The first attack you should try is a dictionary attack. With a dictionary attack, you provide the cracking software with a dictionary full of possible passwords to try, such as all the words in the English dictionary. The cracking software then tries each dictionary word until one matches your hash. Since the number of combinations in a dictionary attack is much smaller than with a brute-force attack, dictionary attacks complete much faster. As an example, when I was first researching this article, I let a brute-force attack run for days against a sample set of hashes without cracking one of them. I was able to crack three out of the five hashes with a dictionary attack in less than a minute.
To run a dictionary attack with oclHashcat-plus, first run the command with the
--help argument. That will provide you with the number that corresponds to the algorithm you want to crack. In the case of phpass, that number is 400. Then, run the command a second time and specify the password hash to use with the
-m option, the file in which to store the recovered passwords with the
-o option, and then list the file that contains your hashes and the file or files you want to use as a dictionary. Here’s an example dictionary attack against phpass hashes:
/path/to/oclHashcat-plus32.bin -m 400 -o recovered_hashes ↪example400.hash example.dict
If I had multiple dictionaries, I could list all of them on the command line or even use a shell glob. A dictionary attack is only as good as its dictionaries, but a number of good password dictionaries are available on the Web that you can find with a quick search for “password cracking wordlist”.
Before I discuss brute-force attacks in detail, it’s important to learn how to estimate how long a particular brute-force attack will take. With a brute attack, you aren’t just going through a dictionary of words, you are actually trying all possible combinations of a set of characters. In researching the article, I wasted days attempting a brute-force attack against an eight-character password before I finally did the math and realized it was completely impractical.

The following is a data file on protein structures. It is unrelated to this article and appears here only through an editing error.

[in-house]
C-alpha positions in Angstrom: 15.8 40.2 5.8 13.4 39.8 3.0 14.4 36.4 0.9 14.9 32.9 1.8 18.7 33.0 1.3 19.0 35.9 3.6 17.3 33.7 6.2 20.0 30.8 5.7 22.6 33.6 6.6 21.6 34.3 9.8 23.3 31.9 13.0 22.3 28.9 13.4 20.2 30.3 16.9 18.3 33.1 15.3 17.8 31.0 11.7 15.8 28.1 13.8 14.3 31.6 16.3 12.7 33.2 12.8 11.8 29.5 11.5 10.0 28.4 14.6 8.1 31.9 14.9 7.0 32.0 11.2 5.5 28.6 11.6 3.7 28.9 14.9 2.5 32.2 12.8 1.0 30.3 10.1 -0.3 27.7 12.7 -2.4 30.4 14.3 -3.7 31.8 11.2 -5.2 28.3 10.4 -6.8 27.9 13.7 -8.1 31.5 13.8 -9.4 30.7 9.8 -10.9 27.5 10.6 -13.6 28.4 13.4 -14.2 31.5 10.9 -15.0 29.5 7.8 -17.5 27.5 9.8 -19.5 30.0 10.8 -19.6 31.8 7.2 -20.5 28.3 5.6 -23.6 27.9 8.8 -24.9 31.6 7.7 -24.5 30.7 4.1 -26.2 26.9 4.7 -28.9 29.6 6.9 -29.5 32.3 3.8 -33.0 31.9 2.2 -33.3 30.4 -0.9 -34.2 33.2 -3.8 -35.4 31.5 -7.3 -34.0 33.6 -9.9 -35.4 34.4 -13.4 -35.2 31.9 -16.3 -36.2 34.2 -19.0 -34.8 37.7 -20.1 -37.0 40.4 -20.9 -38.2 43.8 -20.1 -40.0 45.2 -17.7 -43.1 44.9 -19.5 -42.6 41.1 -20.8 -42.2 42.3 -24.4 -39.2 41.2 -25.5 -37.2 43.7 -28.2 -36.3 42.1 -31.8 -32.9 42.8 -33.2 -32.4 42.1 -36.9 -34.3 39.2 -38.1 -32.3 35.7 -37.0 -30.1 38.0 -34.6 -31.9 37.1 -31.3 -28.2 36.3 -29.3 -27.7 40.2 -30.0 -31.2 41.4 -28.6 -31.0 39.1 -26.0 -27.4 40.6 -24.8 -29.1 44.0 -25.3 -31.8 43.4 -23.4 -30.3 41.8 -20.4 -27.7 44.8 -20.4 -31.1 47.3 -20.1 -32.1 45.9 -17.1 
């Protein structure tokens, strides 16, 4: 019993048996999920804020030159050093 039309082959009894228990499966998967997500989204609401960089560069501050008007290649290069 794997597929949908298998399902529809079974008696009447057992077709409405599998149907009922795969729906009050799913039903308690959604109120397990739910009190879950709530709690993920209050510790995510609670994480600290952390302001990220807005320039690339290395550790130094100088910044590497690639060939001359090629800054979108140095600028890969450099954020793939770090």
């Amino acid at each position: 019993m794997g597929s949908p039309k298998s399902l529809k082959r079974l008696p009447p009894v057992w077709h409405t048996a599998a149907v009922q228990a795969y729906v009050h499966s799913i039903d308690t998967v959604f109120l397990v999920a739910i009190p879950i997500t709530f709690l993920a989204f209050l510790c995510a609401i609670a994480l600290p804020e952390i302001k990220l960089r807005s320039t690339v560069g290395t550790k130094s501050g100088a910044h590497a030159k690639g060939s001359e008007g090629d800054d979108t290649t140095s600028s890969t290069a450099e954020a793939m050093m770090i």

The first step is to figure out how fast your hardware can crack a particular type of hash. As you will discover, the number of comparisons per second your hardware can perform will vary widely depending on the hash type, so start a sample brute-force attack just long enough to get a bit of progress output, and then press Ctrl-c to exit. In my case, because I’m using oclHashcat-plus, I needed to download and extract the maskprocessor software from hashcat.net, so it, combined with oclHashcat-plus, could perform a brute-force attack against phpass (don’t worry about the command syntax for now, I discuss the specifics later):
/path/to/mp32.bin -1 ?d?l?u ?1?1?1?1?1?1 | \\ /path/to/oclHashcat-plus32.bin -m 400 \\ -o recovered_hashes phpass-hashes oclHashcat-plus v0.06 by atom starting... Hashes: 6 Unique salts: 6 Unique digests: 6 Bitmaps: 8 bits, 256 entries, 0x000000ff mask, 1024 bytes Rules: 1 GPU-Loops: 128 GPU-Accel: 16 Password lengths range: 1 - 15 Platform: AMD compatible platform found Watchdog: Temperature limit set to 90c Device #1: Cayman, 2048MB, 0Mhz, 22MCU Device #1: Allocating 264MB host-memory Device #1: Kernel ./kernels/4098/m0400.Cayman.32.kernel (274238 bytes) Starting attack in wordlist stdin mode... Status.......: Running Input.Mode...: Piped Has h.Type....: phpass, MD5(WordPress), MD5(phpBB3) Time.Running.: 10 secs Time.Util....: 10001.4ms/180.8ms Real/CPU, 1.8% idle Speed........: 315.3k c/s Real, 351.4k c/s GPU Recovered....: 0/6 Digests, 0/6 Salts Progress.....: 3153920 Rejected.....: 0 HW.Monitor.#1: 96% GPU, 54c Temp